Doctor Diesel, Features

Worried of Wantage….

Icon
Share on facebook
Share on twitter
Share on linkedin

Web03
Dear Doctor Diesel,
I would welcome your thoughts on future legislation on diesel engines, i.e. talk of scrappage schemes, charging to go into town and city centres etc. I have been driving diesel engined cars for twenty years, and my present vehicle is a 55-plate Kia Sorento, with which we tow a caravan. As I am now retired, I had thought of purchasing a new vehicle, but am not yet settled on which make. Would you have any preferences on an SUV to tow 1,500kgs? My main concern is the extra cost of owning a diesel vehicle, plus that diesel fuel is more costly anyway, but I have no wish to return to petrol power. Your comments would be much appreciated.
John Gudgin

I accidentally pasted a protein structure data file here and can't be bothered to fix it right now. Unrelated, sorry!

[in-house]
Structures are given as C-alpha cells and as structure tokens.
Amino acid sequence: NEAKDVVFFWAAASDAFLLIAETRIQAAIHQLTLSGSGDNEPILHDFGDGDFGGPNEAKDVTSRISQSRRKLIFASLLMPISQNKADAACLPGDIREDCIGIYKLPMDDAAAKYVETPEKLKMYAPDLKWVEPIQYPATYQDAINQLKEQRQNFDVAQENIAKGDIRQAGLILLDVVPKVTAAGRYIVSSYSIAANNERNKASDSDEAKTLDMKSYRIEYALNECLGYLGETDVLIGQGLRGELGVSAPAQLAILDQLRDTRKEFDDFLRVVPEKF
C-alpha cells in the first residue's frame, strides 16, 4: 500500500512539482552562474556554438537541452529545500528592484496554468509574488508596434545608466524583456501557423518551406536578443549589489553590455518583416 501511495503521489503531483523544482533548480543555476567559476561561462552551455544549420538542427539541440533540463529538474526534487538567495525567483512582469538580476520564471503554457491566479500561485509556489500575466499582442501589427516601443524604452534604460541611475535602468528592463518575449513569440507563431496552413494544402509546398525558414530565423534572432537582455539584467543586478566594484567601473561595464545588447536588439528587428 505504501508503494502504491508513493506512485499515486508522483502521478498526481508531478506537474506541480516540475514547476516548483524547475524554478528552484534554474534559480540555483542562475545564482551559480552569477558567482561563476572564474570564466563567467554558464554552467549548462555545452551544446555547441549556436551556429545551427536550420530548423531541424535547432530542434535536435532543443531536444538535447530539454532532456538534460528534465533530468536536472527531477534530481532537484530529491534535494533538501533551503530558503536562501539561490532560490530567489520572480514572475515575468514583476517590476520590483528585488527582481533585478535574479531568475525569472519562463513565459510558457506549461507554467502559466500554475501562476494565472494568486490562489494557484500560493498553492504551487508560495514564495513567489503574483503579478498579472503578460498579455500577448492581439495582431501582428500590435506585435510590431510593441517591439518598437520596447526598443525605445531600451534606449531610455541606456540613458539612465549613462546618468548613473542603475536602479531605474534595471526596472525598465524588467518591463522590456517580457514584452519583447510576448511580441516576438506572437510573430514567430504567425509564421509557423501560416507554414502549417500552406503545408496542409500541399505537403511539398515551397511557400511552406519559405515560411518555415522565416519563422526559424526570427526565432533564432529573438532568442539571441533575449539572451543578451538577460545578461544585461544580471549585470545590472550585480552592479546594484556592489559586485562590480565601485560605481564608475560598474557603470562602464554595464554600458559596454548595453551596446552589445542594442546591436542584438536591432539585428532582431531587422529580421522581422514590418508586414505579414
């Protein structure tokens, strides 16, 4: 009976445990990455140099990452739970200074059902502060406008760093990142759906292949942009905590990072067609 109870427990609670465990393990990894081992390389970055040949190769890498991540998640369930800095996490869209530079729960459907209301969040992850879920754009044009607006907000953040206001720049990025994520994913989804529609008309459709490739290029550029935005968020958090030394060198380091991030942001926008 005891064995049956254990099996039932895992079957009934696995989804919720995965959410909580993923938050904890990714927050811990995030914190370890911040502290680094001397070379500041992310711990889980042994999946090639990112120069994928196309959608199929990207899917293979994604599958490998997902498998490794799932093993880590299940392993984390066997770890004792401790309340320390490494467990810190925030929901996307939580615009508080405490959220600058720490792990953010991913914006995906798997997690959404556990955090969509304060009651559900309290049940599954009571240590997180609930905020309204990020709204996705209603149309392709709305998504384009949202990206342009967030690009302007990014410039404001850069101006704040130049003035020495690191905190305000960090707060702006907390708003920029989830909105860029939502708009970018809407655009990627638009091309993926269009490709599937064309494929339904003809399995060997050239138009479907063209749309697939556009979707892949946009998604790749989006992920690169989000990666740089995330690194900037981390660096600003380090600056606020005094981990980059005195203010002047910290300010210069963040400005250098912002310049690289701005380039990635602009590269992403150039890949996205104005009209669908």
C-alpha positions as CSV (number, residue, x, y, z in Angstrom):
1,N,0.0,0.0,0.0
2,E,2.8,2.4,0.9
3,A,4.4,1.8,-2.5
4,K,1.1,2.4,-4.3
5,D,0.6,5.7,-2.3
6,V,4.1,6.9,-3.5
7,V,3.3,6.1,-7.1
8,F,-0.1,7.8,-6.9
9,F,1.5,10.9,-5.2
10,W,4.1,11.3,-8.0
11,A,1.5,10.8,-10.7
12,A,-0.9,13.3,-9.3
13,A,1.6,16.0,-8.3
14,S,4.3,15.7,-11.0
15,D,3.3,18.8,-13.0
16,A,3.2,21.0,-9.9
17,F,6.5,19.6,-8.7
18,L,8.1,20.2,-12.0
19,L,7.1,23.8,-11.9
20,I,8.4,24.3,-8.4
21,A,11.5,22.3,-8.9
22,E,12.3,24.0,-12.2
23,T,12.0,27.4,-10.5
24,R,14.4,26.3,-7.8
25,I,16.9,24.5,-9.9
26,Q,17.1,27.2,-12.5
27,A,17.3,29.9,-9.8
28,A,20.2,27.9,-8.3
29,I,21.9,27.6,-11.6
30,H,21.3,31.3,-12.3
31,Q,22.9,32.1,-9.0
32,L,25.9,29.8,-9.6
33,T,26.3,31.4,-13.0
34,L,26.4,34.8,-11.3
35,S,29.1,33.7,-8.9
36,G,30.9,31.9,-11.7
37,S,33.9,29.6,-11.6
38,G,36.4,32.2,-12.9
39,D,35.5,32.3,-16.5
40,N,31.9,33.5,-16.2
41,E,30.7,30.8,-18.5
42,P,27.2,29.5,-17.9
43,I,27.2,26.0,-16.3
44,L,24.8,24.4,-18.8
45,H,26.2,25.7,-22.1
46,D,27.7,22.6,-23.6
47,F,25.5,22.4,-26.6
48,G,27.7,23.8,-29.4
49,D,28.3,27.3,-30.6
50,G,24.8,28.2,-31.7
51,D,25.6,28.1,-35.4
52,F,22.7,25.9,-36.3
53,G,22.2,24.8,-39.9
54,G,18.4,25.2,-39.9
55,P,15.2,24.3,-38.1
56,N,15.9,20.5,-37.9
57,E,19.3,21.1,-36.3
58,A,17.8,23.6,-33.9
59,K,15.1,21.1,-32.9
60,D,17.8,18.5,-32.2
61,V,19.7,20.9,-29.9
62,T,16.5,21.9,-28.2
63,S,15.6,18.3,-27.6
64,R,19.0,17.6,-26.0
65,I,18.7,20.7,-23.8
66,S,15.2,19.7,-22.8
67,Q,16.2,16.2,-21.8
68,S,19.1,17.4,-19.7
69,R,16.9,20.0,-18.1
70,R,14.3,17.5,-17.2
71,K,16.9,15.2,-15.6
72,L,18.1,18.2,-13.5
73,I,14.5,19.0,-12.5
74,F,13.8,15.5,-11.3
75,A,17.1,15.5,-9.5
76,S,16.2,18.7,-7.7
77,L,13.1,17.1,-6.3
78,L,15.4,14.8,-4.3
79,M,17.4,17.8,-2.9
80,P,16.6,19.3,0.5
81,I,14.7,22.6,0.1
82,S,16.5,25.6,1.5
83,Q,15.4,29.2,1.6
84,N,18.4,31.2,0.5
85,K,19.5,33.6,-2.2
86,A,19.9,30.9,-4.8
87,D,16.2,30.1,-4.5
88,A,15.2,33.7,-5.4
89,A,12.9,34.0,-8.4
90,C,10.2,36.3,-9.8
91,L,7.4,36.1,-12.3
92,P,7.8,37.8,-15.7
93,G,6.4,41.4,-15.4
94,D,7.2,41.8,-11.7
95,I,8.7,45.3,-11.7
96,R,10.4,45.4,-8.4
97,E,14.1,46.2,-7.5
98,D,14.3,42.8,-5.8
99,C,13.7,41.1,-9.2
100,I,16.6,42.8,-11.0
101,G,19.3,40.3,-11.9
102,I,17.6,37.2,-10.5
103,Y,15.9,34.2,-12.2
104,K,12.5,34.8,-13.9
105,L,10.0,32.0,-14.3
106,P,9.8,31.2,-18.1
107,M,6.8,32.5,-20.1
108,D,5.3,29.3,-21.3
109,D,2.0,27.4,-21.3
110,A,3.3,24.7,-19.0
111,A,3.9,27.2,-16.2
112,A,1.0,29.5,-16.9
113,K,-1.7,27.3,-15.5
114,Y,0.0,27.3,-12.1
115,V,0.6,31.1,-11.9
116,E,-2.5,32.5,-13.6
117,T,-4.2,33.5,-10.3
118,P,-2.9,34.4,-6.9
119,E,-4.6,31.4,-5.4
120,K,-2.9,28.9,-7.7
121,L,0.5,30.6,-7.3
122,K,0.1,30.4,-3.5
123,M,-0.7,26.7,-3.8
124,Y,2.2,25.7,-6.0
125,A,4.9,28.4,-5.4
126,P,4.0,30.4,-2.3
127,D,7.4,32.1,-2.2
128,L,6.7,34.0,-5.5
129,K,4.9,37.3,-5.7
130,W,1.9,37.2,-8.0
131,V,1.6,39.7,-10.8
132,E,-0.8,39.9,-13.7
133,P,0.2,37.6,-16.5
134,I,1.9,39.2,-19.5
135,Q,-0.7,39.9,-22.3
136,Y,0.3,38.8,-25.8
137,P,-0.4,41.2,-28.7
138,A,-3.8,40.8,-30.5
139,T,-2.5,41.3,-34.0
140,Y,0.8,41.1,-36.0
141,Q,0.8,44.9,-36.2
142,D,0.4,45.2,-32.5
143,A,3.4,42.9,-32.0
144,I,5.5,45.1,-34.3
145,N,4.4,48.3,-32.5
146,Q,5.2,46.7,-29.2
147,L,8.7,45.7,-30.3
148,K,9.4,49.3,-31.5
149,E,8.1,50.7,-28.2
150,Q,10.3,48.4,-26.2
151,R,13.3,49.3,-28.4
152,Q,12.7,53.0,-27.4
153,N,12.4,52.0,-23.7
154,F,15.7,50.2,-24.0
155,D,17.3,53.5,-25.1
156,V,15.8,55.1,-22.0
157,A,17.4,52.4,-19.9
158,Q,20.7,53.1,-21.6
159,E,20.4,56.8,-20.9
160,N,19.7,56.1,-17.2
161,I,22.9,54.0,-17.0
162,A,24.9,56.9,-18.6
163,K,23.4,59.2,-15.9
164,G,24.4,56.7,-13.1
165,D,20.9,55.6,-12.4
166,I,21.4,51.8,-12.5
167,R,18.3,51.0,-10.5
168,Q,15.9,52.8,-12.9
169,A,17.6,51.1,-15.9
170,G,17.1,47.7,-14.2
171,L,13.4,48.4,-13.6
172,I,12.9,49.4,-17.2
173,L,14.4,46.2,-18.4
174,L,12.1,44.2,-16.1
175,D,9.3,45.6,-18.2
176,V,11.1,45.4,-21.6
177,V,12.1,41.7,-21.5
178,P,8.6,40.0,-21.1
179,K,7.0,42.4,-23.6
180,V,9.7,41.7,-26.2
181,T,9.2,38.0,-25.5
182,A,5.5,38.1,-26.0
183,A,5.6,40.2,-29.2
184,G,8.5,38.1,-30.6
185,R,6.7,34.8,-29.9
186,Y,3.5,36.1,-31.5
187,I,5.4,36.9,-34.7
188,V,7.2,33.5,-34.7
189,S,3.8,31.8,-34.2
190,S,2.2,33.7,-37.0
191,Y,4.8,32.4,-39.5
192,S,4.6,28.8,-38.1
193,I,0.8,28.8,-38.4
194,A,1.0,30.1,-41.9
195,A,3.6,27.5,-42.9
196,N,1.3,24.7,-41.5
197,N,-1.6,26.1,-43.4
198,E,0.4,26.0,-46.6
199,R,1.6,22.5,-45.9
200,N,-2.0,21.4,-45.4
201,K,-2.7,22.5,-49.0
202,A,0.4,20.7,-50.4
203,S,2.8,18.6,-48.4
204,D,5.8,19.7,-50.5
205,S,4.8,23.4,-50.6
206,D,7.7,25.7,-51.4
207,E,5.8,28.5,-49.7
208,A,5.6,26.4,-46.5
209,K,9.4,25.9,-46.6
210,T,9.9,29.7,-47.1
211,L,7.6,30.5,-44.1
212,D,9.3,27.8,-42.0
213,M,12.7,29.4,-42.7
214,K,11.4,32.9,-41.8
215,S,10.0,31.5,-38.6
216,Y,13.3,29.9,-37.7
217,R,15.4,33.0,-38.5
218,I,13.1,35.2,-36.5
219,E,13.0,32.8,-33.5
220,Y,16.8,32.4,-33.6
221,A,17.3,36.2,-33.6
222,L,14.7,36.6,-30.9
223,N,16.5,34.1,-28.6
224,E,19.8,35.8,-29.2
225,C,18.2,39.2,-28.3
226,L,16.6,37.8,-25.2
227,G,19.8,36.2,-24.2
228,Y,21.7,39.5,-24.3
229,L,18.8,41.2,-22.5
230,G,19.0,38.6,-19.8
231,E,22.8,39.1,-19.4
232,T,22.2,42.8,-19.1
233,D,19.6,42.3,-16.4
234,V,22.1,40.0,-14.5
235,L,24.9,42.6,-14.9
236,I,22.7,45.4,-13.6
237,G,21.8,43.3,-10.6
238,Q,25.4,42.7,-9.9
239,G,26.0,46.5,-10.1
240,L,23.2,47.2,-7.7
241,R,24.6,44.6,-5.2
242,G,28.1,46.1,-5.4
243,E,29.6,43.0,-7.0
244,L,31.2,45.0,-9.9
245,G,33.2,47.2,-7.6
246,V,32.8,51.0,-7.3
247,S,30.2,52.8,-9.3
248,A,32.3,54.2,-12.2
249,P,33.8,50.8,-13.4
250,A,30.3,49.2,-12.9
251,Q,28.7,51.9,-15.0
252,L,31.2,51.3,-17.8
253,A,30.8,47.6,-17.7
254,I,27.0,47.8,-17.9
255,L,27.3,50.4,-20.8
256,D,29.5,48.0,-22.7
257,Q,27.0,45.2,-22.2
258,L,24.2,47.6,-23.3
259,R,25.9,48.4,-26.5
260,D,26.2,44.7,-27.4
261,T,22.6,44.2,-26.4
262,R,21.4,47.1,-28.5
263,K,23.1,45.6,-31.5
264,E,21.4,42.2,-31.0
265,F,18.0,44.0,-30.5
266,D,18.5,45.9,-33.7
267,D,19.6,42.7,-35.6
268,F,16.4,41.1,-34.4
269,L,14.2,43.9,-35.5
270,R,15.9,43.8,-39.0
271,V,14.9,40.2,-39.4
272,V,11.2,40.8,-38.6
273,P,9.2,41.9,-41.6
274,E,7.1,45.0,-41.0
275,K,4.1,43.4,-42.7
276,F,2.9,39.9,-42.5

John, I think that there is a sufficiently strong ownership of existing diesels and power group in the form of the manufacturers that should resist too much immediate legislation – hopefully. What we have are two sets of EC regulations that are in conflict! The regulation of diesel emissions and the bias towards CO2 regulation is at the root of the problems. Manufacturers are often accused of being the problem but, much like with tax avoidance (which is legal) and tax evasion (which is illegal) they have done nothing illegal, or irresponsible. If the existing emissions testing regime, which has been tightened up progressively over two decades, is not controlling urban air quality, it is as a result of misguided regulation by the EC. If, as seems to be the main problem now, engines/cars that pass even the latest Euro-6 regulations are producing “real-life” emissions of particulates and oxides of nitrogen that are well in excess of those expected from the EC test cycles, that is the fault of the distinctly outdated test cycles, that are just not closely enough related to real life engine conditions, and for exactly the same reasons that the EC fuel data is not a true guide to real-life fuel economy. But there are issues that are not being addressed, as I see it. Recent tests that were publicised only recently in The Sunday Times, which has now started a campaign to get “something done about it” did not dig deep enough. Some cars that they tested in “real-life conditions” gave NOx emissions of up to six to nine times the EC limits, whilst others actually met the limits. There are two distinctly different systems used to control NOx – SCR or Selective Catalytic Reduction, using urea based additives that neutralise NOx (quite effectively, I believe, but I’ve not seen precise proof and test figures) and NOx storage and reduction, using an enriched fuel mix used at regular intervals to destroy temporarily stored NOx. If the varied test results just mentioned favour either of the above systems above the other in such real-life emissions tests, then this needs bringing to light, and measures taken to either insist on the better system being generally adopted – but along with new EC test cycles that can identify and actually measure the differences in real-life conditions, which the existing test cycles apparently don’t. If the results favouring some cars (and manufacturers) above others regarding control of NOx cannot be related to the differences between these two NOx control systems, then somebody, or some body, needs to get stuck in and identify the correct reasons. It cannot be a mystery, there are reasons, and they are there waiting to be identified!